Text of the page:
The Economics of Software Quality
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With automated tests around it, we can do the necessary changes. Big rewrites are costly and risky, and as such we want to delay them as much as possible. Tests help us do that.
A good tester has the skills of a project manager. When devising a strategy, she needs to take into account how well the developers test their code so she can concentrate on covering the less tested parts.
Better in practice than in theory
She consistently checks the feedback cycle to see where it can be reduced. She looks at the length of the automated test runs and thinks of ways to reduce it; where to invest in integration tests, which give better confidence but are more costly to set up and debug; and how much manual testing is needed based on the number of automated tests. If she decides to use acceptance test-driven development combined with test-driven development as part of her strategy, she gets a definite economic impact boost.
Working with a test-first approach aligns everyone with the business requirements. Test-driven development helps there, too, because it gets development to think before they actually write the code. Thinking before coding is one of the best bug prevention methods I know. A strategy does not end with just testing activities, but with understanding the market. Today it is important for many organizations, especially start-ups, to be first to market.
The Economics of Software Quality
That requires a different strategy. Instead of big investment in automation, our tester does just-enough manual testing. We professionals usually look down on such low-quality products. However, it may be the right decision at the time, and we can always add quality later, though maybe at bigger costs.
Quality metrics: The economics of software quality
Whatever we do has value and costs. Being a professional is about understanding economics. Are you a professional? Start thinking about those numbers. With more than twenty years of developing commercial software, he has vast experience in software methodology and practices.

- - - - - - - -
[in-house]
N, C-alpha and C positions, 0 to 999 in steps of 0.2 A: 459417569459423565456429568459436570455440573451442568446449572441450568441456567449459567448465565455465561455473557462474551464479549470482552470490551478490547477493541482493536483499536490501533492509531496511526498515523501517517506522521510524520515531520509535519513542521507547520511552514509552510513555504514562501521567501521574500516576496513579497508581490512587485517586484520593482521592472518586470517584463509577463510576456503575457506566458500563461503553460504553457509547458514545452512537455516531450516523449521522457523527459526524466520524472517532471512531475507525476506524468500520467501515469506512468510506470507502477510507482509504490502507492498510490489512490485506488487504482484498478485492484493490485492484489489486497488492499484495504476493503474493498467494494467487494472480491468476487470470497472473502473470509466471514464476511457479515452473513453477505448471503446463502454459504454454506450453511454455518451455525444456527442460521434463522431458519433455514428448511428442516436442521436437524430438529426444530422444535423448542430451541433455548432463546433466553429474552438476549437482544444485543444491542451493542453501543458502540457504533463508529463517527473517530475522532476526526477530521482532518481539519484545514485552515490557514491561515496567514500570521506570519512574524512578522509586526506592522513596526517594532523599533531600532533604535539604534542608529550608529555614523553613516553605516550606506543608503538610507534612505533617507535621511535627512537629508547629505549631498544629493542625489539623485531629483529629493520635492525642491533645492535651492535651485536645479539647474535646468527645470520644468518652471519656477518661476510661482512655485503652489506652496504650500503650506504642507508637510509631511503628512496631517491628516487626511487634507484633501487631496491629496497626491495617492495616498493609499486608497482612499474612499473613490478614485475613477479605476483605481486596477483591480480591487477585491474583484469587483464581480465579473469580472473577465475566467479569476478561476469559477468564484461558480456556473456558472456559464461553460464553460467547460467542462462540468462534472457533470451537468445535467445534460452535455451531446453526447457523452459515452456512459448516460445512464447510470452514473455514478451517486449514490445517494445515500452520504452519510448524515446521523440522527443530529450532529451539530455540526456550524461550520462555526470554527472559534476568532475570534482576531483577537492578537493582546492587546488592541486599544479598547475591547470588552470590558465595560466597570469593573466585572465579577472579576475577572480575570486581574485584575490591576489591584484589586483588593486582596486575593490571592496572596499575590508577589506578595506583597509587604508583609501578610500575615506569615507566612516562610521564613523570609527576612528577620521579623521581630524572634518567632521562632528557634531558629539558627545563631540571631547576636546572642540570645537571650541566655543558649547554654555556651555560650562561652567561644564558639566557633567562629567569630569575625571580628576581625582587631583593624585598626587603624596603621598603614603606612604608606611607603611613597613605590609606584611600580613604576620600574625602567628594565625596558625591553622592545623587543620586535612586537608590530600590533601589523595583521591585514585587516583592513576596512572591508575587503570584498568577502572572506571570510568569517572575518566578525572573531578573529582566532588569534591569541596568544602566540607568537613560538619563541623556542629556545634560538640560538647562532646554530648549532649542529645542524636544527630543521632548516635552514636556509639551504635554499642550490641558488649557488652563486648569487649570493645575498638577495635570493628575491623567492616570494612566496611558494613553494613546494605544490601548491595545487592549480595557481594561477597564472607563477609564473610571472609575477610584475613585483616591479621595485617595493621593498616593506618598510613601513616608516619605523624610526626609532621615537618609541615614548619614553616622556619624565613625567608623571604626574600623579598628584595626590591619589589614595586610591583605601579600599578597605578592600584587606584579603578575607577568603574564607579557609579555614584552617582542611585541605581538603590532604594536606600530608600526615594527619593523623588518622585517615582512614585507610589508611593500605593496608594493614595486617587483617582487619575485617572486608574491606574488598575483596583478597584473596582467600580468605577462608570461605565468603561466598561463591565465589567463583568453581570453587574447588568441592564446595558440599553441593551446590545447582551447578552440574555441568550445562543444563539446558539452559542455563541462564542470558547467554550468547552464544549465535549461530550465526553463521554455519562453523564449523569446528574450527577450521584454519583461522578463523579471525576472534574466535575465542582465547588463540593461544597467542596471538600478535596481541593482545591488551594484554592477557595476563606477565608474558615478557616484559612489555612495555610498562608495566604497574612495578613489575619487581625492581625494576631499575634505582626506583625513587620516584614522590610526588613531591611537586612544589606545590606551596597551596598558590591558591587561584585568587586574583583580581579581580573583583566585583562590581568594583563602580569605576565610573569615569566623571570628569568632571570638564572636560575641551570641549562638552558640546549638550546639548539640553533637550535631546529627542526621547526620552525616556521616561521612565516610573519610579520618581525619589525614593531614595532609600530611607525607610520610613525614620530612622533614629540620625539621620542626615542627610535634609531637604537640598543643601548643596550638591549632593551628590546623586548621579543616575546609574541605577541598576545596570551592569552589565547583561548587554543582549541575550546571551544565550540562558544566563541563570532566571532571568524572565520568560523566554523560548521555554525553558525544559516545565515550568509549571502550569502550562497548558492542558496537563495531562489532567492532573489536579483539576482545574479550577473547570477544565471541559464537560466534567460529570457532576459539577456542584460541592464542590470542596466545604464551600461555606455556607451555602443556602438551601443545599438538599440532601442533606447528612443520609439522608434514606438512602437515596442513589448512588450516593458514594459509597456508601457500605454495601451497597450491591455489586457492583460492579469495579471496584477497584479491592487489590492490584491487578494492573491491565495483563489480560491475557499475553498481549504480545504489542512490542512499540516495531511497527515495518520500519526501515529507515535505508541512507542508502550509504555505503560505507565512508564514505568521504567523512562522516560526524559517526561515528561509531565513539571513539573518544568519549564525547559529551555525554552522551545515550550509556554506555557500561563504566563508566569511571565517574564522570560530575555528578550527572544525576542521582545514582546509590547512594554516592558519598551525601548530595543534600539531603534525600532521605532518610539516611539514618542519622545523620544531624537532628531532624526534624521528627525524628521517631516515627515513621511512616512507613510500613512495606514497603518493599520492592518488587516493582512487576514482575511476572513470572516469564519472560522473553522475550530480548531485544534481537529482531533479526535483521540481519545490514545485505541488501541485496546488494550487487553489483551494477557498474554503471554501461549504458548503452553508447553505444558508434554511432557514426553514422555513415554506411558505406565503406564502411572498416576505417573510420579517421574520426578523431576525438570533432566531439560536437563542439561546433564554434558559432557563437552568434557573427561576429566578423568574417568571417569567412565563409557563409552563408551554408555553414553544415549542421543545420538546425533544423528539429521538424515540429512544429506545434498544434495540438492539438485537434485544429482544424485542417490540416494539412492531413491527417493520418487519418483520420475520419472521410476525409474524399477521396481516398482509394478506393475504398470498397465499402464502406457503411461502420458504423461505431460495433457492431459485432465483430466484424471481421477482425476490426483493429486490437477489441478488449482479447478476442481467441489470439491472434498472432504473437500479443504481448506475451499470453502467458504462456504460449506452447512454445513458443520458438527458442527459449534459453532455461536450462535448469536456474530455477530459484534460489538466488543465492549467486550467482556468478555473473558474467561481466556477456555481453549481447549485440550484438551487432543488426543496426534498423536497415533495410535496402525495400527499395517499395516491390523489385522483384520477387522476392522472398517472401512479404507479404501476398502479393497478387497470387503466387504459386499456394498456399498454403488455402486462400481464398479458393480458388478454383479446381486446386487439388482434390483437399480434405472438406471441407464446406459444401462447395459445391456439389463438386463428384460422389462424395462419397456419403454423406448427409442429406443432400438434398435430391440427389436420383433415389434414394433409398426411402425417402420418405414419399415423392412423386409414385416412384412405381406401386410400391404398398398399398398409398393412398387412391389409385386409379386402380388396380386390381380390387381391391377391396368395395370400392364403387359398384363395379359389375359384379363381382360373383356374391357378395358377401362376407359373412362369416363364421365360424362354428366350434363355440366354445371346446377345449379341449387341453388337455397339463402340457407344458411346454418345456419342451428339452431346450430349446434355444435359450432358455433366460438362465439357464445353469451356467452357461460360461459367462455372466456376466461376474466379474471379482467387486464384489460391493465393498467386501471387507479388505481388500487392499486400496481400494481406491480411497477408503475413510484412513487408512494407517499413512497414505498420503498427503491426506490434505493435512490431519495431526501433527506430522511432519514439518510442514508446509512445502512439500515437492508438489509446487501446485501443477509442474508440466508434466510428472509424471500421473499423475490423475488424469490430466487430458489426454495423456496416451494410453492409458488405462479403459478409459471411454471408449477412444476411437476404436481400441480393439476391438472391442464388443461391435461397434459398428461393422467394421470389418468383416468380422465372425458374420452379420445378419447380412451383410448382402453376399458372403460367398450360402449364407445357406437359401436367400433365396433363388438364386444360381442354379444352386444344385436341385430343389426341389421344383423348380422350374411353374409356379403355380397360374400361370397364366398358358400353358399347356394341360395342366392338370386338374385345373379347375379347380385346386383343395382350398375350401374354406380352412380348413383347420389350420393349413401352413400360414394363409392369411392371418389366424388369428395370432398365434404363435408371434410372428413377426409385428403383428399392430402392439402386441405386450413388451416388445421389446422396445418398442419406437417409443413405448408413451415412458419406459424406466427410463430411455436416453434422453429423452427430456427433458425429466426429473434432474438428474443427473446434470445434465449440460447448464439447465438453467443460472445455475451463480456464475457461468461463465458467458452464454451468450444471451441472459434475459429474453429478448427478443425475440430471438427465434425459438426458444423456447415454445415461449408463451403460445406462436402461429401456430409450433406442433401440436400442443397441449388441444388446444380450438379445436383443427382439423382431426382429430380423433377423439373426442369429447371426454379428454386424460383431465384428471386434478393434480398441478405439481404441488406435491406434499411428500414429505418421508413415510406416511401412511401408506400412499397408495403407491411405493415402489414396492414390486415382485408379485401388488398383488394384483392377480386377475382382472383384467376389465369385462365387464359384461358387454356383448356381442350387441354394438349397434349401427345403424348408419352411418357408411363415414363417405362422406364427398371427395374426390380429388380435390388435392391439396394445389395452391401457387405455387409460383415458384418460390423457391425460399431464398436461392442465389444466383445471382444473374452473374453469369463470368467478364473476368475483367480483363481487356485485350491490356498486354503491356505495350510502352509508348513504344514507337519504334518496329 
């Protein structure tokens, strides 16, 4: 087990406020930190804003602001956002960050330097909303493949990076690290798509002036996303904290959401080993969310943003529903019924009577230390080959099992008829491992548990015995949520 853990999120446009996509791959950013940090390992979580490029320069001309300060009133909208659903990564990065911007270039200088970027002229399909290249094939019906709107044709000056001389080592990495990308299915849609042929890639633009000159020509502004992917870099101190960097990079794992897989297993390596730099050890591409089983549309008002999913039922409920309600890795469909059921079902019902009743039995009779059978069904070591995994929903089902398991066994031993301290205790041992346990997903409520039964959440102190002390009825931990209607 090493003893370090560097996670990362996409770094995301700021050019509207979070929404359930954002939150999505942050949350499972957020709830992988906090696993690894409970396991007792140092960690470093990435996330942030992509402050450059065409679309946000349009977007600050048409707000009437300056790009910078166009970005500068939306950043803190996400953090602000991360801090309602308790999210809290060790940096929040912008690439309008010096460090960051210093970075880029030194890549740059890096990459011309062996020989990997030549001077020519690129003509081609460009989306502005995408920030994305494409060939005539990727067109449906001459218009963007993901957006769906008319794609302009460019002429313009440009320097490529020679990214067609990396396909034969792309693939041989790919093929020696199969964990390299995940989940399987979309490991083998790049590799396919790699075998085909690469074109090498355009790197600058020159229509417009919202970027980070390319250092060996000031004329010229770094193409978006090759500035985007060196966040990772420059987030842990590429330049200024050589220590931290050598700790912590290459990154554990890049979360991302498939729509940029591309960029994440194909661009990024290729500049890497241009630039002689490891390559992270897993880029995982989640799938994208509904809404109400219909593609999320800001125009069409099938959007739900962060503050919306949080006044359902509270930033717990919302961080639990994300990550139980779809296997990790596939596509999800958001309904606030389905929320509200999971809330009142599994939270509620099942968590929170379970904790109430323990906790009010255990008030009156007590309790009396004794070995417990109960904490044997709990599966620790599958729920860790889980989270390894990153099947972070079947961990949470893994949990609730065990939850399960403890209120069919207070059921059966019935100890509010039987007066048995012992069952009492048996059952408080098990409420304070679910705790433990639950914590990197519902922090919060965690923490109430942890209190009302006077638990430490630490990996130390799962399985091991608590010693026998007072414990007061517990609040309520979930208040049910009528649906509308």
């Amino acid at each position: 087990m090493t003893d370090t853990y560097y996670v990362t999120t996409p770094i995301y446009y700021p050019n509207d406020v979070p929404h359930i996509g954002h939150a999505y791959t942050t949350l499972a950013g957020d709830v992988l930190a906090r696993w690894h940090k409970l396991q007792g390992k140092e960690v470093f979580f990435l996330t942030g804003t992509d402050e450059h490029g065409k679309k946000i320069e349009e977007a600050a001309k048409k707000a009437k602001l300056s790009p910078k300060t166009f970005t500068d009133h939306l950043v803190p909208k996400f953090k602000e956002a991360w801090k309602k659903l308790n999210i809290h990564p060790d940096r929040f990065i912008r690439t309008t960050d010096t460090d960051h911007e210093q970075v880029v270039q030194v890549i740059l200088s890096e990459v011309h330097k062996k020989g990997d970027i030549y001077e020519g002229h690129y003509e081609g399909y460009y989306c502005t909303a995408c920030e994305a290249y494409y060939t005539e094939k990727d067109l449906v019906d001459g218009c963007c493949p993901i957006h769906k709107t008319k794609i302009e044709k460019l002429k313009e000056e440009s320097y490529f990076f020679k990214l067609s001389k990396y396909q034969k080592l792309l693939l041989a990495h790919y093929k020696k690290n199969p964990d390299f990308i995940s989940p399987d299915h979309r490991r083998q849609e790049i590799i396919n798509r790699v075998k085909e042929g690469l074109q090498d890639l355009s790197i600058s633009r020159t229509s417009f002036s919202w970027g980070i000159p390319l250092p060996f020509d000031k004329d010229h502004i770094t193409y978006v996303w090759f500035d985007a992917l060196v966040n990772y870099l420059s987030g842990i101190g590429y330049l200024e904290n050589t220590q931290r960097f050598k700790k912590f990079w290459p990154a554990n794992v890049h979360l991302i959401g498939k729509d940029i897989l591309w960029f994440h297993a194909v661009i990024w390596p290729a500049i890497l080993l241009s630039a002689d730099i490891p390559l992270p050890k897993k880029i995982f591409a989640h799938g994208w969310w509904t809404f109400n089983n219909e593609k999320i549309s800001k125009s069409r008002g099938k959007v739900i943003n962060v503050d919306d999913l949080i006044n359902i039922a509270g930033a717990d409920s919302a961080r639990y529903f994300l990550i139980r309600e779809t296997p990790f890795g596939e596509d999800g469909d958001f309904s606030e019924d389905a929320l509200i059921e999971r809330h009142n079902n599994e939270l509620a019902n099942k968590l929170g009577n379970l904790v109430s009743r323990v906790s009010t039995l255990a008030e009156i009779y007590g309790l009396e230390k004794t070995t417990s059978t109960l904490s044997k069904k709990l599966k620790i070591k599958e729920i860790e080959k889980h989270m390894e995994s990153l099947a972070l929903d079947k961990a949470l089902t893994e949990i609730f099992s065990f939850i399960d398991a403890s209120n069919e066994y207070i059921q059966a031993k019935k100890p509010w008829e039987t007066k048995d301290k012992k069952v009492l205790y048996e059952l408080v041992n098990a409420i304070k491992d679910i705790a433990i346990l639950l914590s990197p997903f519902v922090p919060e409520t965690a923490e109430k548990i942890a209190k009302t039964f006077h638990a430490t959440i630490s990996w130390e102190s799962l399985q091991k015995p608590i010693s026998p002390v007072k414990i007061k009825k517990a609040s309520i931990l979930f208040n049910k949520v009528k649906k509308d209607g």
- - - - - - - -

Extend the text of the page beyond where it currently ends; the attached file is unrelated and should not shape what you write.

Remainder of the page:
He worked in different organizations, including Typemock , as a unit testing expert.. Gil is an agile consultant, applying agile principles over the last decade. He is still learning from his successes and failures. Gil speaks frequently in international conferences about unit testing, TDD, agile practices and communication. Through conferences, training, consulting, and online resources, TechWell helps you develop and deliver great software every day.
Testing Economics [article]. RB: [Laughs.
I remember one of the things that really jumped out at me in your book was you had a chapter where you talked about accumulated technical debt, and just had some stunning figures on the accumulations of technical debt in some organizations. Can you maybe explain for our listeners a little bit more about that analysis that you did? CJ: Yes. Technical debt is in a section that Olivier has written, too, so he'll talk more about it, I suspect, but the gist of the idea is this: Technical debt is the concept that if you skimp on defect removal and defect prevention while you're building software, when you finally deliver [the software], you're going to pay an ever-increasing amount of money for warranty repairs and fixing the bugs that you failed to eliminate before the software was delivered.